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September 2010 Photographing Birds - Digital photography · PDF file 2011. 4. 6. · Photographing Birds Large-format for bird photography In the era of film and darkrooms, I used

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    Digital Photography EQUIPMENT EVALUATIONS

    Photographing Birds

    September 2010

    Photographing Birds

    Nicholas Hellmuth

    Photographs by Eduardo Sacayon and Nicholas Hellmuth

    Which lens(es) are best?, Which camera is best?, Medium format?, Large format?

    35mm? Which? Nikon or Canon?, Is point-and-shoot adequate?

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    Digital Photography EQUIPMENT EVALUATIONS

    Photographing Birds

    White pelican birds photograph with Canon EOS-1Ds Mark III with a EF 100-400mm lens. (Photograph by

    Eduardo Sacayón)

    Contents Introduction 1 Large-format for bird photography 2 Medium format for bird photography 8 35mm for bird photography 8 Which camera, Nikon or Canon? 8 What about Olympus or Pentax, or Minolta (now Sony?) 9 What about Leica? 9 Is a Point-and-Shoot digital camera adequate? 10 Conclusion: which camera(s) are best for bird photography? 10 Which lenses are best? 10 Bibliography 11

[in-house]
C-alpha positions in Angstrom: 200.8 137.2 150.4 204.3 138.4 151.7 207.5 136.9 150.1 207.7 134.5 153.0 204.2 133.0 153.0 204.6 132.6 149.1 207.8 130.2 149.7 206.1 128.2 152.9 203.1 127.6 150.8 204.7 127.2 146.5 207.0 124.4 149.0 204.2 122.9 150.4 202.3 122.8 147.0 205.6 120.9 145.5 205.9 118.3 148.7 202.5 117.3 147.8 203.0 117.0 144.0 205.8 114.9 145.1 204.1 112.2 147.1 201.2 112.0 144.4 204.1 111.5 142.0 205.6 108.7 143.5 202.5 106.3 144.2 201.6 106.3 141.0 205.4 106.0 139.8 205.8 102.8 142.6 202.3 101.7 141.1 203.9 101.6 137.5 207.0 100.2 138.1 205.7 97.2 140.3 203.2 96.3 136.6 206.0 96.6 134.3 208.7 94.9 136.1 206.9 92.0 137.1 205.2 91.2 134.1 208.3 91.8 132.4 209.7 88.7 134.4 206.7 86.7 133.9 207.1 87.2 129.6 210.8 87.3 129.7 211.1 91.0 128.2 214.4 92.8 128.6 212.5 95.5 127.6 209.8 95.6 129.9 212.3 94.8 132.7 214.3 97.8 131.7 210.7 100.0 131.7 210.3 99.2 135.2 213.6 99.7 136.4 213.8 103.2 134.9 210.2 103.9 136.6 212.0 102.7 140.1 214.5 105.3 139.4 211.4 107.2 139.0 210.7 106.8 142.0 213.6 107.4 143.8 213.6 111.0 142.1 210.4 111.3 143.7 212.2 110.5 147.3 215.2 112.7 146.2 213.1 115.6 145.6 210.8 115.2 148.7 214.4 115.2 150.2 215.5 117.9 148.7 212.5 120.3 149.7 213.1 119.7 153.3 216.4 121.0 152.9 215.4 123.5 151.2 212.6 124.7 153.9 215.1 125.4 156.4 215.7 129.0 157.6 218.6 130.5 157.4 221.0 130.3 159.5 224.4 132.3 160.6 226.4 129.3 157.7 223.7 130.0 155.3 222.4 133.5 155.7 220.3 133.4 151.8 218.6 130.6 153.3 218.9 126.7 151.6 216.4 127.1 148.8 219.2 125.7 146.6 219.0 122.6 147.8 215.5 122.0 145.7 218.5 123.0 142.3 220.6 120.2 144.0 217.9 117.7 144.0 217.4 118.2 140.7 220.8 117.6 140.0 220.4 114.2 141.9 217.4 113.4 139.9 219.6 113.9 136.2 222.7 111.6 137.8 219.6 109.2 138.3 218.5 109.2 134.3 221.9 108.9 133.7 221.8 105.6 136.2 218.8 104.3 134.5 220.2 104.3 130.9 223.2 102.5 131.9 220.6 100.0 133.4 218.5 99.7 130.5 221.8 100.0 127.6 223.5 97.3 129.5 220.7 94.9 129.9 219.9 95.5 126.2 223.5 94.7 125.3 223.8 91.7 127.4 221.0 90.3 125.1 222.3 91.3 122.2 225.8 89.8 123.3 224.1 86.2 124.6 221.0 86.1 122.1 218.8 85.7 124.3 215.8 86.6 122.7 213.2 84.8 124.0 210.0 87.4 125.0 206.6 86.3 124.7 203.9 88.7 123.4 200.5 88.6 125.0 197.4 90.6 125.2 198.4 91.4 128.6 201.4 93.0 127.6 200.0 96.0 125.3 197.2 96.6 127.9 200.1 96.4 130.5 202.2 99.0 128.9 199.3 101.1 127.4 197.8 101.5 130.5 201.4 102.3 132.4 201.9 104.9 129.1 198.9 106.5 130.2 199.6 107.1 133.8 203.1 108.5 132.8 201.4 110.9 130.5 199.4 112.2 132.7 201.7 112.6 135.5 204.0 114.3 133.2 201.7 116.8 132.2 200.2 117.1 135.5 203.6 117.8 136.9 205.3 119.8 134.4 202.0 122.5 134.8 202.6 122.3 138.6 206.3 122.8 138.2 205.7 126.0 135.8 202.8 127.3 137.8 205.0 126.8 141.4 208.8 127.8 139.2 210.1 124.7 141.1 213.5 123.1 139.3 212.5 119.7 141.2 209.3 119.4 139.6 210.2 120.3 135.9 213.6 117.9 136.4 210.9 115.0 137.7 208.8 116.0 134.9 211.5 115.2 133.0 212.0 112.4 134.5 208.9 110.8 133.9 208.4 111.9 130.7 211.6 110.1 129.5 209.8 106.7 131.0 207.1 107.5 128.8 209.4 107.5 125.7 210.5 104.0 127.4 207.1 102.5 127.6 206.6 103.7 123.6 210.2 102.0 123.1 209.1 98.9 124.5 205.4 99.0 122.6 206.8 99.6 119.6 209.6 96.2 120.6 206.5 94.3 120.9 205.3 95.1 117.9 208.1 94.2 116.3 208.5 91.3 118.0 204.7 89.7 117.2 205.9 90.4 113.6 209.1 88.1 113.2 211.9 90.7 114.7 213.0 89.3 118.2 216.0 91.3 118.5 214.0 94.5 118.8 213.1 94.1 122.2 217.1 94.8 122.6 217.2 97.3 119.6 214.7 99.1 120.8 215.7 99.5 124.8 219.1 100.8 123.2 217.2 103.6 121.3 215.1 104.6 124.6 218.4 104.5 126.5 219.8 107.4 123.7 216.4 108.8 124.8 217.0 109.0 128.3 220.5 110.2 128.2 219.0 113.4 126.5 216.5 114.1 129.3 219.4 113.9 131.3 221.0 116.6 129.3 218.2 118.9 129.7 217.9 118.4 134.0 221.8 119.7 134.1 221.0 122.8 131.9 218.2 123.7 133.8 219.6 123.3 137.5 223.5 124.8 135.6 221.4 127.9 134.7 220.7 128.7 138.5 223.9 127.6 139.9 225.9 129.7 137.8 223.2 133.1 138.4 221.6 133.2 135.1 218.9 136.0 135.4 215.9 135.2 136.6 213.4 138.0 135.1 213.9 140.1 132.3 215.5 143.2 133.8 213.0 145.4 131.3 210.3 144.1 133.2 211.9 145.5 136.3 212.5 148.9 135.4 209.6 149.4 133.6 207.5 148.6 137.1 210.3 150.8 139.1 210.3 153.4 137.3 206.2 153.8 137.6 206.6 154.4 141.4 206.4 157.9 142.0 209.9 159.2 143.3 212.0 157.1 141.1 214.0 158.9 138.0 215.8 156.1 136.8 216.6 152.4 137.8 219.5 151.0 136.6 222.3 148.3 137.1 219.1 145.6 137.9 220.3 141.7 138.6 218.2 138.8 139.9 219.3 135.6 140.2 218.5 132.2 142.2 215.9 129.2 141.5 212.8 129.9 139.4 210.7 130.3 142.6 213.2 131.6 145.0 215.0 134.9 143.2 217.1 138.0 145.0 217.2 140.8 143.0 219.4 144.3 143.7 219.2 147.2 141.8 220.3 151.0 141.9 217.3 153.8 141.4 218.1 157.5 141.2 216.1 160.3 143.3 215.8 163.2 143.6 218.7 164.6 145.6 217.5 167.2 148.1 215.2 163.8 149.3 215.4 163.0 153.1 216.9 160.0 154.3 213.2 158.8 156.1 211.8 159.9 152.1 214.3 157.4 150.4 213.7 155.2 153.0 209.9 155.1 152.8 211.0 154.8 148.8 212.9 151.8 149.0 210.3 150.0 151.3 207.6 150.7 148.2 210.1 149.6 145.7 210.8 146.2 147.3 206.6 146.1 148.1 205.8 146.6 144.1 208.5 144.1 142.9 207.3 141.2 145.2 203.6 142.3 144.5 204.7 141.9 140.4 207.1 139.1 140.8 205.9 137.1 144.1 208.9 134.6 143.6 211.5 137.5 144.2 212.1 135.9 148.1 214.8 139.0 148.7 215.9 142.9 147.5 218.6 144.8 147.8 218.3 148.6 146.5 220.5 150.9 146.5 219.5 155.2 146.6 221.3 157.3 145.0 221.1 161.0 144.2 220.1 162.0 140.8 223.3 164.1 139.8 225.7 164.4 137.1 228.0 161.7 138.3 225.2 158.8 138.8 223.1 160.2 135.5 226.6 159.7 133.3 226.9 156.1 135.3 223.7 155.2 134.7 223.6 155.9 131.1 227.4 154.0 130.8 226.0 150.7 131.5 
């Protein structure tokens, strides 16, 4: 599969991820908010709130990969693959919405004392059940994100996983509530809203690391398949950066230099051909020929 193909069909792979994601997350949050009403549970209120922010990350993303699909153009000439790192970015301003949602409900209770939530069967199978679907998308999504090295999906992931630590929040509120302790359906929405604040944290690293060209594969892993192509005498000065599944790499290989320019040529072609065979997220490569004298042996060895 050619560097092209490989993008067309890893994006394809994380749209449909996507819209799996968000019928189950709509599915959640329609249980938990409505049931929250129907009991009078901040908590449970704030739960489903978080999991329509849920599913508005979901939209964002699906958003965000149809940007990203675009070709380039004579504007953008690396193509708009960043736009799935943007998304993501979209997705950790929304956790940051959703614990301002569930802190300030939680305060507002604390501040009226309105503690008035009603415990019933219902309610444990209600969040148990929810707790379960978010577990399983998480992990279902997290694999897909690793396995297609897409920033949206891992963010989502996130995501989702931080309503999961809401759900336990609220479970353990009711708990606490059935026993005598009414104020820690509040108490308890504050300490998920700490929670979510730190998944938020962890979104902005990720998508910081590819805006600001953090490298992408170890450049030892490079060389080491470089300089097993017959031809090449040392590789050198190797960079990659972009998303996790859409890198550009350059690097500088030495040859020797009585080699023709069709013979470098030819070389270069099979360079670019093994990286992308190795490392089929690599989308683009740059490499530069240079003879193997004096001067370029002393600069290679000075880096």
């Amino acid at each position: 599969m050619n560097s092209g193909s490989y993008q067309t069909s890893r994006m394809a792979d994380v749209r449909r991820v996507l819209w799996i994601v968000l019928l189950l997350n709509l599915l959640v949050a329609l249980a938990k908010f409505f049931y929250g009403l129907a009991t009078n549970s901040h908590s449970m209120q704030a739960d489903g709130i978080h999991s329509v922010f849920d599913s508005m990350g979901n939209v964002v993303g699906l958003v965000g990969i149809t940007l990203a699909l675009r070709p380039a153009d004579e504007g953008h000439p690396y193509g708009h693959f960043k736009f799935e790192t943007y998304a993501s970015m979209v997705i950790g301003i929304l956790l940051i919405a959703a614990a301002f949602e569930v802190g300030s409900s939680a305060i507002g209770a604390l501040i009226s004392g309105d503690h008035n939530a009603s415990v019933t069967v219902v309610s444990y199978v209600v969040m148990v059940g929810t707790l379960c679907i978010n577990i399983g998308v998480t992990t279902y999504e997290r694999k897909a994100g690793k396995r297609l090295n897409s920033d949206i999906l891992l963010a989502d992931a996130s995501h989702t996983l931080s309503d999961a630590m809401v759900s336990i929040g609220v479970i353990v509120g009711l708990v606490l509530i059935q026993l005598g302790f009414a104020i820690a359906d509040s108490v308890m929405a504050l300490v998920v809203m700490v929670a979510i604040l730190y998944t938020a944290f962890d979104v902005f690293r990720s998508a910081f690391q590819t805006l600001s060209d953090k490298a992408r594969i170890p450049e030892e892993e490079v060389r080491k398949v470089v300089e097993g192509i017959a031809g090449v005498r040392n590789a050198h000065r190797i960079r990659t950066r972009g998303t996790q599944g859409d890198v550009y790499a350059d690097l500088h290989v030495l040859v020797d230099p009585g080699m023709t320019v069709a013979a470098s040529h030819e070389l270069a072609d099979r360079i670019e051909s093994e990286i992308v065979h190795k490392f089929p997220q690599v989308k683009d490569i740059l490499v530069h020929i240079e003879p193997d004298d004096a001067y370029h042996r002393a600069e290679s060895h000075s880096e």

• Digital Photography EQUIPMENT EVALUATIONS

    Photographing Birds

    1

    Introduction

    For over forty years I have enjoyed looking at books and articles on bird photography. I have always been impressed by the patience these photographers must have. Although I have a few telephoto lenses (a great 250mm for my Leica, but I sent it to Stan Tamarkin and I am not sure I ever received a check before he went out of business). In past decades I had both the 500mm and 350mm for my Hasselblad ELX cameras (in the era of medium format roll film). But I will admit that I tended to avoid photographing birds.

    Now, in 2010, photographing birds has become a necessary goal as part of a long-range project to photograph all plants and animals associated with the water-lily eco-system of Guatemala. There are herons, pelicans, and a host of other water-related birds on the rivers, lakes, and mangrove swamp areas where water lilies flourish.